What is the 'burden' of birth control?
Preventing pregnancy has physical, emotional, and financial costs to it. And the burden of birth control is often placed disproportionately on people who can become pregnant.
The Physical Burden:
Different types of birth control have different physical effects on the body. For example, hormonal contraceptives like the pill, patch, or intrauterine devices (IUDs) can cause side effects such as weight gain, nausea, headaches, and mood changes. Some people may also experience pain or discomfort when using certain types of contraceptives, such as the contraceptive implant or diaphragm. Condoms can also cause discomfort if they're made with common irritants like spermicides, fragrances, flavors, etc.
The Emotional Burden:
Birth control can also take an emotional toll on folks who do not want to become pregnant. Some people may experience anxiety or stress related to the use of contraception, such as worrying about forgetting to take a pill or having to convince their partner to use a condom. Some people may even feel guilty or conflicted about their use of birth control, particularly if it conflicts with their religious or cultural beliefs.
The Financial Burden:
The access & cost of contraception can also be a financial burden, particularly for those without insurance or who live in areas with limited access to healthcare. Contraceptive methods like the pill or IUD can be expensive, and insurance coverage for birth control can vary depending on the individual's plan and location. Additionally, the cost of regular appointments for check-ups and prescription refills can add up over time.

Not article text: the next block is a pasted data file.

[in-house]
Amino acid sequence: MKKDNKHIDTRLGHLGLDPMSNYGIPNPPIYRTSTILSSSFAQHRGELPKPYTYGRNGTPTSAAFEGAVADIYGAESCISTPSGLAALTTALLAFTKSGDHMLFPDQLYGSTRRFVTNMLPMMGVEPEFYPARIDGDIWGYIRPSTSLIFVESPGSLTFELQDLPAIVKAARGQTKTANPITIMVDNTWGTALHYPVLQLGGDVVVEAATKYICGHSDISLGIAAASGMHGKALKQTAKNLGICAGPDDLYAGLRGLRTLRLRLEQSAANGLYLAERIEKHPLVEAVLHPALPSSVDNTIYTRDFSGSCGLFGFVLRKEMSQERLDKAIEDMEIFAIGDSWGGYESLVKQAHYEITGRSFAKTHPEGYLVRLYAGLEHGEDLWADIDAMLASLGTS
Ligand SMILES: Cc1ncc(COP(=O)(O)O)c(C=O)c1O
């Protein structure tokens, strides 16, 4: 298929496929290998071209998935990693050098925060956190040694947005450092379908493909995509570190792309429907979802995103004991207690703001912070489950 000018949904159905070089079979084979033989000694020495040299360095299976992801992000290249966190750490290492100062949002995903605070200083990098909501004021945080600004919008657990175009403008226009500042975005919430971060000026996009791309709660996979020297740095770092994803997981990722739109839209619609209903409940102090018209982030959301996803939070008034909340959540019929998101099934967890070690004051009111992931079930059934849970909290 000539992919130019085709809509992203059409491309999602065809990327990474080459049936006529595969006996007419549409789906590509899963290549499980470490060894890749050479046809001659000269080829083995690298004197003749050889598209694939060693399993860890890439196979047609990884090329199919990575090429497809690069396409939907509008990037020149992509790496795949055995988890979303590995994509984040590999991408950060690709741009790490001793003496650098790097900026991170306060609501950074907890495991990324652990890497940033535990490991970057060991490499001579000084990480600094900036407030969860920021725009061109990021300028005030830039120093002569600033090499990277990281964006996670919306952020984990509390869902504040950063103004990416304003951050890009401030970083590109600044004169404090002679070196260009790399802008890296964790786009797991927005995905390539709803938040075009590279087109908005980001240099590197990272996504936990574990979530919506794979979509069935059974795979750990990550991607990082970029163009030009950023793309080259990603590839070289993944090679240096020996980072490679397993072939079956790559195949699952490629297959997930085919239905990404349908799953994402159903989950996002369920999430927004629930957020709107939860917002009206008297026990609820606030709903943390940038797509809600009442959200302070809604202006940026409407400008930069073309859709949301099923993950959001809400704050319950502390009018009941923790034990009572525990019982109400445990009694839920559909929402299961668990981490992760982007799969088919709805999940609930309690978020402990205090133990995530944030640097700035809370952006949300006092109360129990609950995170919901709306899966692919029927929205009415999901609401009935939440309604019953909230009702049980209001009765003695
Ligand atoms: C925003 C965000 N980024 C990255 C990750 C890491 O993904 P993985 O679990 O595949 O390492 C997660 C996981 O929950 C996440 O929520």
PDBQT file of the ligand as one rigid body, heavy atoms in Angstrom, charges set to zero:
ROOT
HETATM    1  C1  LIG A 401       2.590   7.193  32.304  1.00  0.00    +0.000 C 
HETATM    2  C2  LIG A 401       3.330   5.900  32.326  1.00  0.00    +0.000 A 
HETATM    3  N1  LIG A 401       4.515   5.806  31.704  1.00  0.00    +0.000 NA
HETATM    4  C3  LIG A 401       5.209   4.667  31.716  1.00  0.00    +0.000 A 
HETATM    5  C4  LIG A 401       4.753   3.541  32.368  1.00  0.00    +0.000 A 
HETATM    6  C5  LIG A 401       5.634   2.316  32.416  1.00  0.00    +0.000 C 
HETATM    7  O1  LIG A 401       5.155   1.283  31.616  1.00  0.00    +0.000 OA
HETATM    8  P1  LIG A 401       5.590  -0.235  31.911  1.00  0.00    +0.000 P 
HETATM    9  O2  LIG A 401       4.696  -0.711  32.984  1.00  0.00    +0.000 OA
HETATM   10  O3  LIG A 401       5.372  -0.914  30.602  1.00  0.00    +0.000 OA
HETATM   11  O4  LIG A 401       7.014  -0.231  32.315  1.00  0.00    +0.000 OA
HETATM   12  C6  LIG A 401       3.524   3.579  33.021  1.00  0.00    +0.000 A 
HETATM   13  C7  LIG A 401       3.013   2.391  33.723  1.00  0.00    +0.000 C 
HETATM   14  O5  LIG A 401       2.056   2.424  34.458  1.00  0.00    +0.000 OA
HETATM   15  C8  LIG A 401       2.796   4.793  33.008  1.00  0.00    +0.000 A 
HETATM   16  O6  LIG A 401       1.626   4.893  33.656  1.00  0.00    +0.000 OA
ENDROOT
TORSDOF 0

Overall, the physical, emotional, and financial burden of birth control can vary depending on the individual and the method used. It is important to recognize the different ways in which birth control can be burdensome and to work towards improving access and reducing the barriers to using effective contraception.
Share The Responsibility!
Pregnancy prevention should be a shared responsibility! If you’re in an intimate relationship with someone who is trying to prevent unplanned pregnancy, there are things you can do to help carry the burden.
1. Buy, carry, and use condoms!
Aside from a vasectomy, condoms are the only other form of birth control for penis-owners. Purchasing condoms, having them on-hand, and encouraging the use of them is a great way to share the burden of birth control with your partner.
If you’re looking for a comfy option for you and your partner - Slipp is made without the use of common irritants like flavors, textures, spermicides, or glycerin.
2. Lend your time & money
Consider splitting or covering the cost of their contraception. For example, you could take turns purchasing condoms (or always be the one to purchase them). You could also pitch in on the cost of their hormonal birth control (i.e. the pill) or cover the cost of Plan B if it's needed (and even pick it up for them!)
3. Educate yourself
Take the time to educate yourself on reproductive health and the different contraception options and how they work. The more knowledgeable you are about contraception, the more you can take an active role in preventing unintended pregnancies by using condoms, supporting your partner's use of contraception, and practicing safe sex.
Ultimately, it is important to recognize that preventing pregnancies is a shared responsibility. Men can help play a role in sharing the burden of birth control so that the burden is not disproportionately put on the person who can get pregnant.